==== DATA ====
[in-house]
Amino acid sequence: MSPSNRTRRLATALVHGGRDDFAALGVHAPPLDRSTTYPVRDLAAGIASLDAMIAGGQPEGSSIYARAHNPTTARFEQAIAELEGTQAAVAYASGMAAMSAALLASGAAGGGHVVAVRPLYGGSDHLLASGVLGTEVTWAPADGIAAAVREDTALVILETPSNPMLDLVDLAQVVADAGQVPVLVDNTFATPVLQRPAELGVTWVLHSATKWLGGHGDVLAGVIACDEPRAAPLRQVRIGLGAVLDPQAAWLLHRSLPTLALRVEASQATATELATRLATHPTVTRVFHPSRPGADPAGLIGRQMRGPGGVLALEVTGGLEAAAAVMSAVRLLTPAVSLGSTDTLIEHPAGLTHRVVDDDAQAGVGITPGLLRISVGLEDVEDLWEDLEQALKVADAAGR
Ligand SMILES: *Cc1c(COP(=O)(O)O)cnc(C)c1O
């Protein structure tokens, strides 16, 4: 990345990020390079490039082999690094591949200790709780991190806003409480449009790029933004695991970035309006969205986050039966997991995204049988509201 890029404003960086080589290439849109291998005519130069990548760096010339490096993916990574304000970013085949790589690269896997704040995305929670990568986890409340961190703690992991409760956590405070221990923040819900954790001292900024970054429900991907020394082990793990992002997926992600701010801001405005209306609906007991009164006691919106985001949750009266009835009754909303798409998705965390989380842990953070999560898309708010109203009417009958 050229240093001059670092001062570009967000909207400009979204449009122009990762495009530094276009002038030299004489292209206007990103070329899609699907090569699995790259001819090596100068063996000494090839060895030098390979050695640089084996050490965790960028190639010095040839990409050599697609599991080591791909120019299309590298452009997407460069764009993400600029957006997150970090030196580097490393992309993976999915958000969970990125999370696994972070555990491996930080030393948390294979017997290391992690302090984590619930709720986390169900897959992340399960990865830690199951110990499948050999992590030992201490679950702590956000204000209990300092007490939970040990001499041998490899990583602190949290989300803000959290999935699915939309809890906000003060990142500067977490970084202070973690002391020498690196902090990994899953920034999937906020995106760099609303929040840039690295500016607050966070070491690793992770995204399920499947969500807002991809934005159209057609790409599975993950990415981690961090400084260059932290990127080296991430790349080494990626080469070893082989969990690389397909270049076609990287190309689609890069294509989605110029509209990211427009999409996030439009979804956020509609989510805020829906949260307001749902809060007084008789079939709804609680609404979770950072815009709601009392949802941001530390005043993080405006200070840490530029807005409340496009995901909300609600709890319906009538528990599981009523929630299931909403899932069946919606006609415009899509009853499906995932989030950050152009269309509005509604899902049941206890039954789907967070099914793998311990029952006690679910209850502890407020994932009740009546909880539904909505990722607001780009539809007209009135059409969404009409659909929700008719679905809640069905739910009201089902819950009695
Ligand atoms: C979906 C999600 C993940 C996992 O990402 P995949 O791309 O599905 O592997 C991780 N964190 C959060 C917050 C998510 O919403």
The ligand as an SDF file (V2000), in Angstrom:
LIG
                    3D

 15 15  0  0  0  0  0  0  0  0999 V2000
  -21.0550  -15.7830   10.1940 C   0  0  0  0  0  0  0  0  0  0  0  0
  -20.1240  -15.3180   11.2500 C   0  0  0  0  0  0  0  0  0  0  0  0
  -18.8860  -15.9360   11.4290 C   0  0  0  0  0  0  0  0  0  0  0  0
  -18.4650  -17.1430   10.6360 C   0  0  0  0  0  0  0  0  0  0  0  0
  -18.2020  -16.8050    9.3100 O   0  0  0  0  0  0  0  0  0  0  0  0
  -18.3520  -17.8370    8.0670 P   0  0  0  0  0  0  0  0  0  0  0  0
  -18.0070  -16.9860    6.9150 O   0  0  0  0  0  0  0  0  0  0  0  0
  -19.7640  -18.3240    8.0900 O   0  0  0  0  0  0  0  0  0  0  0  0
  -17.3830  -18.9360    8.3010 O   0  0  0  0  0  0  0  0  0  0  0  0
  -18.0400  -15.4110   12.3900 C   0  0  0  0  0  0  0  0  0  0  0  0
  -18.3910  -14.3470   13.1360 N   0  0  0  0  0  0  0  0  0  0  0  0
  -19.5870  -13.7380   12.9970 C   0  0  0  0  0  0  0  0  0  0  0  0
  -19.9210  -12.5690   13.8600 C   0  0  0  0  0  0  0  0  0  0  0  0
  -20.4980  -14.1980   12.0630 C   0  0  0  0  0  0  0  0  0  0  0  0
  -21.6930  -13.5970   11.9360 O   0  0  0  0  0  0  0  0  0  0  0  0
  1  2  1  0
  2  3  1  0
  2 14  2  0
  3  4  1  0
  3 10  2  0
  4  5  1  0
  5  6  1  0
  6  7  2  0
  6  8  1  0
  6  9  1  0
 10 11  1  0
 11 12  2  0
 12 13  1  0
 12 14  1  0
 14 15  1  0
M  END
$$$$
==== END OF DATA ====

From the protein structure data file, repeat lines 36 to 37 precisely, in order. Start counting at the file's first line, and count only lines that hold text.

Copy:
 11 12  2  0
 12 13  1  0